With the daily grind of the practice of law we seldom take time to think about why we got into this business in the first place. With the exception of those who think it’s the most socially acceptable venue for belligerents, I suspect the answer is to help people and make a good living. Those however can be the noble pitfalls that lead to a malpractice claim. More than once we have seen a claim coming from a desperate client who at the 11th hour comes knocking on the door, pleading for assistance before the statute of limitations runs. A lawyer with good intentions and a desire to protect the client’s interest will hastily commence a suit to prevent the statute from running but the haste does not allow for adequate discovery of the facts. This can lead to issues with identifying proper parties, causes of action, or even identifying the proper venue. Should the claim be defective to the detriment of the client, whatever good feelings they had when you were the last minute white knight disappear and they want full redress from you. Sometimes a client will come in having previously been through two, three or four attorneys. They have a story of abandonment by your colleagues, a situation you can rectify but before you do, stop and ponder why the other attorney would walk away. Is the client a problem client? One who will not assist in presenting their case or one with unreasonable objectives and expectations for their case? Is the person overly litigious, have they sued any or all of the prior counsel? Do you want to sign up to be next?
Sometimes, how judgment is exercised and how clients are selected can be influenced by the need for revenue. Clients are how we pay the bills for the office and put food on the table at home. Fear of turning down work can lead to a lawyer, ironically, exceeding capacity. Overfilling their workload where the product suffers. Though the more frequent scenario is a lawyer who has excess capacity stepping into areas of practice outside their comfort zone. When the real estate bubble burst and work dried up for closing attorneys there was a wave of claims about a year later when seasoned real estate attorneys were doing domestic cases or criminal cases to supplement their income. When they first jumped into these areas, before they got up to speed on the intricacies of a QDRO or how to calculate sentencing guidelines there were issues that led to claims. Branching out into a new area of practice is perfectly fine and probably a reasonable business practice but it needs to be done in a manner where you can educate yourself before wading too deep into the pool. Attending relevant CLEs or building a mentoring relationship with a more experienced practitioner are ways to expand your areas of practice.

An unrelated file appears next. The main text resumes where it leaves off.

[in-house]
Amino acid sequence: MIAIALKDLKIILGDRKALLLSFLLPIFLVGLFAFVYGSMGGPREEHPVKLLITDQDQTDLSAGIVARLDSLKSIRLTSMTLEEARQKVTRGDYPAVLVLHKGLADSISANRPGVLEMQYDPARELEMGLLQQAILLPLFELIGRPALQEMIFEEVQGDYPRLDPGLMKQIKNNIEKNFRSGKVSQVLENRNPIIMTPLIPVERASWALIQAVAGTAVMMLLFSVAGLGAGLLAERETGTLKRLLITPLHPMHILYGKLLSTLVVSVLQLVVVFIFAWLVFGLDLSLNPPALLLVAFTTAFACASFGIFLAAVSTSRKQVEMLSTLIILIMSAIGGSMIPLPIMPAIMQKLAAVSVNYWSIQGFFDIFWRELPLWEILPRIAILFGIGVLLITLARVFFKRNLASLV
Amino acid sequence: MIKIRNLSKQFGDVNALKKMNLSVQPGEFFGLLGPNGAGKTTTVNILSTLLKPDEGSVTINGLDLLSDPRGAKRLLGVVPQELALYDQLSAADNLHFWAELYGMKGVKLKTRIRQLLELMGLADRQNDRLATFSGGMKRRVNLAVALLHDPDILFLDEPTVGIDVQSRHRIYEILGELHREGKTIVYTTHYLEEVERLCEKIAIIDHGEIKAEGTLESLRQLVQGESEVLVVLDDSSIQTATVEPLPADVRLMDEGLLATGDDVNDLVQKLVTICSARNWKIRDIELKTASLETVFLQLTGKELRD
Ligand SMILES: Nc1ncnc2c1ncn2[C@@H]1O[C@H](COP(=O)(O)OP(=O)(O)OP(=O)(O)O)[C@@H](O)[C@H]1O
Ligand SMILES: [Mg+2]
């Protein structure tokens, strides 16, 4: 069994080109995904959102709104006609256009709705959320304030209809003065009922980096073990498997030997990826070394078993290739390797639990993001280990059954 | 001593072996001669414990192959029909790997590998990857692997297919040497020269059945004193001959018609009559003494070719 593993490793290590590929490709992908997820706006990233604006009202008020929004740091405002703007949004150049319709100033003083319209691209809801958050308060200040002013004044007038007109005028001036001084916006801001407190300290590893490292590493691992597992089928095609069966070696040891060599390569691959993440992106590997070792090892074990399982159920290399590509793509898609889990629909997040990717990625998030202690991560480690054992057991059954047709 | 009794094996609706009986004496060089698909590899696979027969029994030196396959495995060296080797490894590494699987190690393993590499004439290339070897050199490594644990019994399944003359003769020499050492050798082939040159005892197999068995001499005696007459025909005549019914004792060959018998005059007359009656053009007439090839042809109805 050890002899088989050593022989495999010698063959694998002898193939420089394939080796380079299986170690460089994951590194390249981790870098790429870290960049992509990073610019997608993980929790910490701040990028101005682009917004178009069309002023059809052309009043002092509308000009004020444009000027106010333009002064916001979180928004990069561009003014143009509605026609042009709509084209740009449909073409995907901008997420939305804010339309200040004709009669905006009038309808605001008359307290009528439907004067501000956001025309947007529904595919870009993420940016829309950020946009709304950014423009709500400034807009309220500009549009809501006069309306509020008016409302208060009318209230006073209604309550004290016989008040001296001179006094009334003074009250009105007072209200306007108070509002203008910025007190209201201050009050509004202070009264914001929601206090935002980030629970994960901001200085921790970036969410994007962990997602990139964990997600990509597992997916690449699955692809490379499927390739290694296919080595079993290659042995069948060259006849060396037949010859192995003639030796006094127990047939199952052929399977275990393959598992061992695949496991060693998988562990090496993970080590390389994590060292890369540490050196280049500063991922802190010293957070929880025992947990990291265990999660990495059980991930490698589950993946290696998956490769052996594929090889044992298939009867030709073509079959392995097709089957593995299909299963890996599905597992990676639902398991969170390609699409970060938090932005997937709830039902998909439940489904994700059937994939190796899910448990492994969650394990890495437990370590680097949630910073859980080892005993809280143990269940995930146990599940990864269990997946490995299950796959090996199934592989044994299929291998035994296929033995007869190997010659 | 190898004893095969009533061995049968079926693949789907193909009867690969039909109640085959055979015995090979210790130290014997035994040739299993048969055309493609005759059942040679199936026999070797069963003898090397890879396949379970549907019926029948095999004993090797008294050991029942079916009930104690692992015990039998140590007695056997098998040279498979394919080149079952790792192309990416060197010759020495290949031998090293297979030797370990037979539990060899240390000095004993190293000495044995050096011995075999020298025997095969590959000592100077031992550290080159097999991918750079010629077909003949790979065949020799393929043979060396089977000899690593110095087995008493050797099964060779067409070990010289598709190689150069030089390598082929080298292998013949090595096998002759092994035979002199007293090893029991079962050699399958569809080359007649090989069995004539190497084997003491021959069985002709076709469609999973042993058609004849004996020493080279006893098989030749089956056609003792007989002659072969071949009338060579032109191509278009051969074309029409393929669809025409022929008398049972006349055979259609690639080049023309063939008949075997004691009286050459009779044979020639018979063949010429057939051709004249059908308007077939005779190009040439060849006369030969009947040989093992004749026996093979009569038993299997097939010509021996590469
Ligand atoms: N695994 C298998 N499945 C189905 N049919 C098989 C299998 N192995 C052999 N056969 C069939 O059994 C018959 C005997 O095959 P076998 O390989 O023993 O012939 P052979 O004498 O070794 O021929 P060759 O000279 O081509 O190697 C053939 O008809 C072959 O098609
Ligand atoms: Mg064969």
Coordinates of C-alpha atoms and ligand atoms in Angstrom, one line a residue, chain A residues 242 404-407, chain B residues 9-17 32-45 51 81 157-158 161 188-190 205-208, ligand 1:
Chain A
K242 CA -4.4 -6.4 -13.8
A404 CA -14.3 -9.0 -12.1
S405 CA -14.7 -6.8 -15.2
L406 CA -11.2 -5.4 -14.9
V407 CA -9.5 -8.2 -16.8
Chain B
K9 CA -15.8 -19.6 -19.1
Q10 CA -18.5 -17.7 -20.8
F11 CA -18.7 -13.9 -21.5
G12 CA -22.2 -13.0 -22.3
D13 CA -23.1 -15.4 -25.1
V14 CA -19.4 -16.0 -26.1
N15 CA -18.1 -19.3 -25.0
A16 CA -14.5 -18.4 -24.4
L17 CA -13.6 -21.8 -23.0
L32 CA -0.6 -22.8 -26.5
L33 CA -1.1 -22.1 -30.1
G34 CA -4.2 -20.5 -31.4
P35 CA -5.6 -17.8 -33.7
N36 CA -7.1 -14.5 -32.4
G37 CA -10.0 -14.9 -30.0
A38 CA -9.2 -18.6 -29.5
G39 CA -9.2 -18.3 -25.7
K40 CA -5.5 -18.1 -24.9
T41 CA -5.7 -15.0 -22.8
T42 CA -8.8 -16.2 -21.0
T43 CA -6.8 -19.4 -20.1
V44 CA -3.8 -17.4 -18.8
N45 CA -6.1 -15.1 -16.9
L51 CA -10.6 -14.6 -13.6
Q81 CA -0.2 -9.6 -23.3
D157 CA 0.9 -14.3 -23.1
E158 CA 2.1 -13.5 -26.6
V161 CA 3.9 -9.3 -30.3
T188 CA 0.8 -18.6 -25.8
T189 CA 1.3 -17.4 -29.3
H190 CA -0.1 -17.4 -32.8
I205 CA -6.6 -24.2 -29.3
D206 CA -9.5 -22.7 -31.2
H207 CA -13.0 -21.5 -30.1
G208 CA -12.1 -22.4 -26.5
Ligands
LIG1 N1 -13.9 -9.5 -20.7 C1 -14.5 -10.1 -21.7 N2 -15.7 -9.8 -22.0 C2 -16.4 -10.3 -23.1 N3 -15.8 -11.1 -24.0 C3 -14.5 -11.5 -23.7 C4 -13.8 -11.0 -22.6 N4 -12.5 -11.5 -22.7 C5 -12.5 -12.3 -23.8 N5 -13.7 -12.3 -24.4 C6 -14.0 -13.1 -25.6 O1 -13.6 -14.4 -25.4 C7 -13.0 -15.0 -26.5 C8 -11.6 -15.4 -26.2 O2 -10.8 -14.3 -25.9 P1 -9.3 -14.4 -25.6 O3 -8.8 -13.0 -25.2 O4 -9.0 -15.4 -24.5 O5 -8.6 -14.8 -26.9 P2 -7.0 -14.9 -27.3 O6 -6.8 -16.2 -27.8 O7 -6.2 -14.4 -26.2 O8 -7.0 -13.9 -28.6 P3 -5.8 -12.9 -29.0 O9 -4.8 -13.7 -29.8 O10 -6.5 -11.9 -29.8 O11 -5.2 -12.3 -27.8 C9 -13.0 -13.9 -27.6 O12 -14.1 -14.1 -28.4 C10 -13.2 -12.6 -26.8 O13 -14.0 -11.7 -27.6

In the end I encourage you to remember the altruistic underpinnings of what drove you to the law but to not let it get the better of you, where a sympathetic heart overrides your good judgement. And while it’s easy for me to encourage you to turn down paying work, I will simply note that if you jump into unknown or too deep waters the ramifications to your reputation and the financial cost of an insurance deductible and time lost to defending a malpractice claim can quickly turn those economics upside down.